Biskaabiiyang: Rebuilding power and authority for sovereign Indigenous Nations

Research into traditional forms of Indigenous governance will explore the resurgence of roles held by Indigenous youth, women, Two Spirit and trans folx
Cole Buhler
Toronto Metropolitan University
Social sciences
Communication and Media
Low buildings and homes along a flat shoreline with water in the foreground.

Starting this summer, researcher Damien Lee will be spending time in First Nations across Ontario to engage communities in narrating their relationships with land-based governance and traditional Indigenous political roles. Lee will combine memes with Biskaabiiyang (bish-kaa-bee-yung) methodology to do so.

An Anishinaabeg word, Biskaabiiyang is about rebuilding — a resurgence in the way Indigenous Peoples used to live, work and conduct politics outside of colonial violence. “Gidigaa Migizi defined Biskaabiiyang as ‘popping into bloom like a flower in the spring,’” says Lee. “The translation in English is, ‘returning to ourselves.’”

A celebrated Knowledge Keeper, hunter, Elder, and former Chief of Mississauga’s Curve Lake First Nation, Gidigaa Migizi (Doug Williams) passed away in July 2022. Before his passing, he spoke with Lee many times about the meaning of Biskaabiiyang.

Lee is a Canada Research Chair in Biskaabiiyang and Indigenous Political Resurgence at Toronto Metropolitan University. He is a white man adopted and claimed as a baby by the Anishinaabe community of Fort William, and he sees the colonial violence embedded in the rejection of traditional forms of Indigenous governance.

Indigenous politics are more than culture

Birthing, language and land-based practices have long shaped inherent political structures within Indigenous communities. Midwives, Knowledge Keepers and hunters have built complex political structures since time immemorial, and these positions were held by women, Two Spirit and trans folx (folx is an alternative spelling of “folks” used to signal inclusion of marginalized groups). Colonial systems have not only politically defanged these practices by defining them as “cultural rituals,” but they have also marginalized community members who once held specific political positions and influence related to their identity.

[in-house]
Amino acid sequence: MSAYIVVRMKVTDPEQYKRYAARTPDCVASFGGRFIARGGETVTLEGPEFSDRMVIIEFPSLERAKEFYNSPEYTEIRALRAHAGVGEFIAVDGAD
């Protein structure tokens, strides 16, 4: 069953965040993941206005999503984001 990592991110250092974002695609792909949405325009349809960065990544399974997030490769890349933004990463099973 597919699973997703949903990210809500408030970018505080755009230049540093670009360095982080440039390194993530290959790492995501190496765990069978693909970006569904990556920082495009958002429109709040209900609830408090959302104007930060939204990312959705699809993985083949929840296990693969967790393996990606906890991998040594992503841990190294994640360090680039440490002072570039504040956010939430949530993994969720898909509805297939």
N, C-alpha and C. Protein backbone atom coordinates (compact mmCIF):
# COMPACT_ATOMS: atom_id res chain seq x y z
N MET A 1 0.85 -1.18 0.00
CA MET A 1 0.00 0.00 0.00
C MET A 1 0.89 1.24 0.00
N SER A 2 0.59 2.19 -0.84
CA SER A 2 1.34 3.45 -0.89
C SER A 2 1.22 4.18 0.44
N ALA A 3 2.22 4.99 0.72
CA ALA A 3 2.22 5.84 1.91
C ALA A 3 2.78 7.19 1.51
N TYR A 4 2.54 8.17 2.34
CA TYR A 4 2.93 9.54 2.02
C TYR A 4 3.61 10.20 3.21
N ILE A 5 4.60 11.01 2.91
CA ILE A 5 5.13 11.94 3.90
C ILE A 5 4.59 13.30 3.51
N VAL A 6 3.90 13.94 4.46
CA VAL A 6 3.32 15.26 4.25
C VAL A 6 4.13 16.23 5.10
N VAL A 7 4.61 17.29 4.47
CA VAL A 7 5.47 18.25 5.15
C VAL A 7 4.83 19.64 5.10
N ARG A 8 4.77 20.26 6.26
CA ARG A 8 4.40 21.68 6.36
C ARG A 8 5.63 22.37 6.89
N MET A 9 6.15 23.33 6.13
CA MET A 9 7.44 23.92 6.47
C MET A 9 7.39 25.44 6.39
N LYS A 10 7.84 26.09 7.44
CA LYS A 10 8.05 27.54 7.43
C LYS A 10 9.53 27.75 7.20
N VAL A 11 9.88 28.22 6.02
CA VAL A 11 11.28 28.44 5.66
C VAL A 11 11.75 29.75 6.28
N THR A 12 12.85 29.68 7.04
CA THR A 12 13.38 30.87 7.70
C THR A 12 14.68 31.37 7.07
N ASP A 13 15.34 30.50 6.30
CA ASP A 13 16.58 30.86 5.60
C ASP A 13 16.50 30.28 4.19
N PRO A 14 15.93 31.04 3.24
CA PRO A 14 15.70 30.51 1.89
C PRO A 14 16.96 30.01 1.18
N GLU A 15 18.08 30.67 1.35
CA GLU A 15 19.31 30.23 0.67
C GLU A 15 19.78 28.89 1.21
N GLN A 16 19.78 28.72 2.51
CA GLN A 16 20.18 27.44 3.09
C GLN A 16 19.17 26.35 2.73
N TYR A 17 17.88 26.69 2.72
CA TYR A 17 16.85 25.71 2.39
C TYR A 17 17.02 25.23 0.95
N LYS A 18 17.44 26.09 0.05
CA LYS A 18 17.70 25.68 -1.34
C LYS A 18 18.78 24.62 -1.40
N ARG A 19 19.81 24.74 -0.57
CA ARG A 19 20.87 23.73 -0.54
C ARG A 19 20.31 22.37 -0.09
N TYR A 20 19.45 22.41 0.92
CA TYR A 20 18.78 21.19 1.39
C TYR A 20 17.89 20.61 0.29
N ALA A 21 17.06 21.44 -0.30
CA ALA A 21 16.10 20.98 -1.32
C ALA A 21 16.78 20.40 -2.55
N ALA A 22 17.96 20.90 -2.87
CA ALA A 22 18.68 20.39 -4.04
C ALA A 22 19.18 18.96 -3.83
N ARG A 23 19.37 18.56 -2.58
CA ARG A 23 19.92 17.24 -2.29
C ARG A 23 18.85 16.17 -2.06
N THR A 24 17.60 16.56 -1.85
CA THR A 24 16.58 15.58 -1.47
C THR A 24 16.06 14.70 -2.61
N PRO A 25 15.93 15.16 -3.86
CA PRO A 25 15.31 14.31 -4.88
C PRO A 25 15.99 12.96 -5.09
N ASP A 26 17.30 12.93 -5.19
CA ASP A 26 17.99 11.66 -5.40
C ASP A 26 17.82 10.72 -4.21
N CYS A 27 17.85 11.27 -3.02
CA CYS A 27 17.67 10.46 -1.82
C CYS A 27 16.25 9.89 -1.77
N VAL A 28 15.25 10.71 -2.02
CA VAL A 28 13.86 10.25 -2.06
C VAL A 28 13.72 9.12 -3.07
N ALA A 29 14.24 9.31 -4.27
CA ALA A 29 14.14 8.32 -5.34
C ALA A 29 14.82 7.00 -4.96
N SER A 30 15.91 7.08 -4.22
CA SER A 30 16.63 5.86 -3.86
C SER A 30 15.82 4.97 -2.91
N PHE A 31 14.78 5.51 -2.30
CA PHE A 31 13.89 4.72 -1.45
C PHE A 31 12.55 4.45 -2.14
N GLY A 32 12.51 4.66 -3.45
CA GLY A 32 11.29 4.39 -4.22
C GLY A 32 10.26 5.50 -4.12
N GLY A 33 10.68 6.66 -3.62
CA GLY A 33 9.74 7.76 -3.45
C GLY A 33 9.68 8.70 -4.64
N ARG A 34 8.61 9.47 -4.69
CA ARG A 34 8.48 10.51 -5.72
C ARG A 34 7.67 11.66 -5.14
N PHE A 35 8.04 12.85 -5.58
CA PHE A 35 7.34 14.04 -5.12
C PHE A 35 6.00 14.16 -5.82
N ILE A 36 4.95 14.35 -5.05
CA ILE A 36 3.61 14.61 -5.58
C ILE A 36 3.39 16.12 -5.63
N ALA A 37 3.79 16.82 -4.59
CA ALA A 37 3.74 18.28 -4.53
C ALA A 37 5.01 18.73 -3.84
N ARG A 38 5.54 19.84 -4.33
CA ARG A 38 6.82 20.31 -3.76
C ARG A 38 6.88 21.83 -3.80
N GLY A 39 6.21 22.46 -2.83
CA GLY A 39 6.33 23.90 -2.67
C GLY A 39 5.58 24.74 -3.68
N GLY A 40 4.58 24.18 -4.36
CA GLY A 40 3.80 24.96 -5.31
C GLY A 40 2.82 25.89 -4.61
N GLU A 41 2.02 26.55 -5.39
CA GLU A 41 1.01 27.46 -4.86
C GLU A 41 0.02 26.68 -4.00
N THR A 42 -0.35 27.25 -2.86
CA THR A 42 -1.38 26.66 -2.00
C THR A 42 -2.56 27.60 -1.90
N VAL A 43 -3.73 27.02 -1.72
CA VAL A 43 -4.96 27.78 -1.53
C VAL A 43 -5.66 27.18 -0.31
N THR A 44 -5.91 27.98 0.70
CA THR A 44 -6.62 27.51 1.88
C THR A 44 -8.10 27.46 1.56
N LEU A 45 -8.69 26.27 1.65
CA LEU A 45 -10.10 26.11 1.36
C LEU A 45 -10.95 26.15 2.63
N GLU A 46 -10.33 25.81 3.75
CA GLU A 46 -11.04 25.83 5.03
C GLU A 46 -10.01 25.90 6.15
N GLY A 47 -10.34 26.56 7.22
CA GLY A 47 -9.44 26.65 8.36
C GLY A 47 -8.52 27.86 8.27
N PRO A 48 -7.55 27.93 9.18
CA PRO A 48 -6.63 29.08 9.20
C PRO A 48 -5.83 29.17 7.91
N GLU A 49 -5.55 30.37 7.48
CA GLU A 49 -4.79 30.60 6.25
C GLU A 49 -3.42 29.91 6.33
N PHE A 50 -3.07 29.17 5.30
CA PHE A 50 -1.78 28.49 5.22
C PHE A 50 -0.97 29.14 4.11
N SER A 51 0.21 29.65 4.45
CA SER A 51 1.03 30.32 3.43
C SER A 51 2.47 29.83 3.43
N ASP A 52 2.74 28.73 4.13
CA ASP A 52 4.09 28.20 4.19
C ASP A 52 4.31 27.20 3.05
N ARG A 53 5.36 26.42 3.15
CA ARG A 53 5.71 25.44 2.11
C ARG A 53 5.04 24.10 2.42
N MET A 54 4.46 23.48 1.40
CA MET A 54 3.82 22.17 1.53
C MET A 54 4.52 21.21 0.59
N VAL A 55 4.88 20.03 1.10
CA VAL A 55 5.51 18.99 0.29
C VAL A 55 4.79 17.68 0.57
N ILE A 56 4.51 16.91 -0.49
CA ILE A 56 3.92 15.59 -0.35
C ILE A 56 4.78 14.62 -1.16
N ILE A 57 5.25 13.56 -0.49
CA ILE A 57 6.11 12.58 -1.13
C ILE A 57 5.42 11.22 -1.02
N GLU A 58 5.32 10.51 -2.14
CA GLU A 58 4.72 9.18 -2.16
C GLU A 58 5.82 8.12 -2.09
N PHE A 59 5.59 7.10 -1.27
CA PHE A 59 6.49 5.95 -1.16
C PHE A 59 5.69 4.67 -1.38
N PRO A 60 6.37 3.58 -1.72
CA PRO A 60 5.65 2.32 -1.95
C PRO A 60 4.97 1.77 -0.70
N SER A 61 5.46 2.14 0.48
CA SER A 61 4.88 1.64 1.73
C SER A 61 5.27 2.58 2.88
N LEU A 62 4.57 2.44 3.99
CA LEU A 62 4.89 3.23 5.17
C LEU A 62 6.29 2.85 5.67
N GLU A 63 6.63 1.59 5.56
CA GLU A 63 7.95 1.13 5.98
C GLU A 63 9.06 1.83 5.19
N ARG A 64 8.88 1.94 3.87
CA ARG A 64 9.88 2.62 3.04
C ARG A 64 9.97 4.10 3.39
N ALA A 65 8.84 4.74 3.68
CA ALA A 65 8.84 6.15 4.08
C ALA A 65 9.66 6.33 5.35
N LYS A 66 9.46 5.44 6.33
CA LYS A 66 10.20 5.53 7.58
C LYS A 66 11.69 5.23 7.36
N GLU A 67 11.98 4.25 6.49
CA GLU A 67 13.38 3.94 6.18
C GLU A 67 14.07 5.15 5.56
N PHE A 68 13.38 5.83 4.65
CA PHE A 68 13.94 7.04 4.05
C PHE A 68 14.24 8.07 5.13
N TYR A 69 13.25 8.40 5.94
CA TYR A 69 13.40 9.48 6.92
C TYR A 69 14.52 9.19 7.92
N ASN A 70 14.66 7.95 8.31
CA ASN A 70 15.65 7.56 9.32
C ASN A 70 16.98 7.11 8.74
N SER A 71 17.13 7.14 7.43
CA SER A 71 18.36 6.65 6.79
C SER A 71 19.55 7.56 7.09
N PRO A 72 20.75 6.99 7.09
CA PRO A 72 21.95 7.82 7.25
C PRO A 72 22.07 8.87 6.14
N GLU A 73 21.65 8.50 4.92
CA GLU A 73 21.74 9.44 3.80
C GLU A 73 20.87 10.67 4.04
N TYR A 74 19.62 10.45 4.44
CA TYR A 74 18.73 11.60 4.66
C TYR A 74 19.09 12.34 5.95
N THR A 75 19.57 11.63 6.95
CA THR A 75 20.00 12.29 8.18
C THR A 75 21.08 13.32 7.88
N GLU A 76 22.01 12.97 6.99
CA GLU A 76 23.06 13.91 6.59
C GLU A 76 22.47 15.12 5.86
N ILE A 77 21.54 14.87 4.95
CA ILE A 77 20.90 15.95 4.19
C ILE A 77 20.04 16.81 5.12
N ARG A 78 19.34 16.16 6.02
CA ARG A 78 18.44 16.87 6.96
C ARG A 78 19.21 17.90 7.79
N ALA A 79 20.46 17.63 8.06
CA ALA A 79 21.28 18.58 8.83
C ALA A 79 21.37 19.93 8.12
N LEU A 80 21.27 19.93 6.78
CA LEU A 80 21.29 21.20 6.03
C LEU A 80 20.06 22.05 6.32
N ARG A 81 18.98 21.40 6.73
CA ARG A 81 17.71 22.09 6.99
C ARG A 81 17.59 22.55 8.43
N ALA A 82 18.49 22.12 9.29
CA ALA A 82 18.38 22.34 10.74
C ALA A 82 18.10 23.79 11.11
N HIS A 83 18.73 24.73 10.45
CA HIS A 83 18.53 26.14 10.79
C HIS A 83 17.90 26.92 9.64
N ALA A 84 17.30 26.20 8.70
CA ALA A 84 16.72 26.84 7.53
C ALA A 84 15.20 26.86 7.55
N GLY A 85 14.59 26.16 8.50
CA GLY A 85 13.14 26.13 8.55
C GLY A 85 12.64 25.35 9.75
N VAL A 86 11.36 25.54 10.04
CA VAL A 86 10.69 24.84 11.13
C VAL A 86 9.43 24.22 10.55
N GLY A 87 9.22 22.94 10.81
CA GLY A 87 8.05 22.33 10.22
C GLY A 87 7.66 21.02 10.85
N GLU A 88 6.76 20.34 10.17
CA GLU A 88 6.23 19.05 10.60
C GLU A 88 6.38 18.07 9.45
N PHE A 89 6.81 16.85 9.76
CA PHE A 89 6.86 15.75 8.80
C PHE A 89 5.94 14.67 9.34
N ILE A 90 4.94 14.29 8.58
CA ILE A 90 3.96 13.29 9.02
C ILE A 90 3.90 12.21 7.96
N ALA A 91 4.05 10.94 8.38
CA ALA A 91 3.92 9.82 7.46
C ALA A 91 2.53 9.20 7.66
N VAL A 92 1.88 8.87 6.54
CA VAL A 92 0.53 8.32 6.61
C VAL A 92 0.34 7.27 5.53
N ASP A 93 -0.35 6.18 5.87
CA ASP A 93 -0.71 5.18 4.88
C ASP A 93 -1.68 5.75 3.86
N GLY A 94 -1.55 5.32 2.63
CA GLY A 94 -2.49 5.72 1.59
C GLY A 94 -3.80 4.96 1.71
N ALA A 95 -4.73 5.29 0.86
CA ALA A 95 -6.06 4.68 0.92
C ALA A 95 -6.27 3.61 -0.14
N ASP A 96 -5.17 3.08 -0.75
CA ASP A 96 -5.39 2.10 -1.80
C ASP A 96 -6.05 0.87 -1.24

How will these communities manage internal politics after they’ve refused colonialism? How will Indigenous Peoples rebuild clan-based governance while understanding knowledge gaps left in the wake of genocide? Lee’s research project aims to find out.

“In terms of [identity], a big part of how I think about Anishinaabe sovereignty and governance research today is based on [phasing out] hetero patriarchy and homophobia,” says Lee. “To make clear the roles of Indigenous women, Two Spirit, and trans Anishinaabe political leaders — as thought leaders and individuals who deserve deference.”

Pursuing tradition through modern technology

Lee will be working alongside Moose Cree First Nation and their youth on the shores of James Bay. Natasha Martin is Acting Director of Nation Rebuilding at Moose Cree’s Mushkegowuk Council where she provides support and assistance to seven communities along the James Bay Coast down to Sault Ste. Marie. She is excited to see how Lee’s research will affect their youth.

“[Our youth] was one demographic I felt we couldn’t capture and get involved with governance. How do we do this?” she asks. “That’s where Dr. Lee comes in.”

Lee will use a CFI-funded, mobile qualitative research lab to work with community members to develop memes and other audio-visual content. The content will then be used by Nations to educate generations of youth on the importance of traditional forms of governance.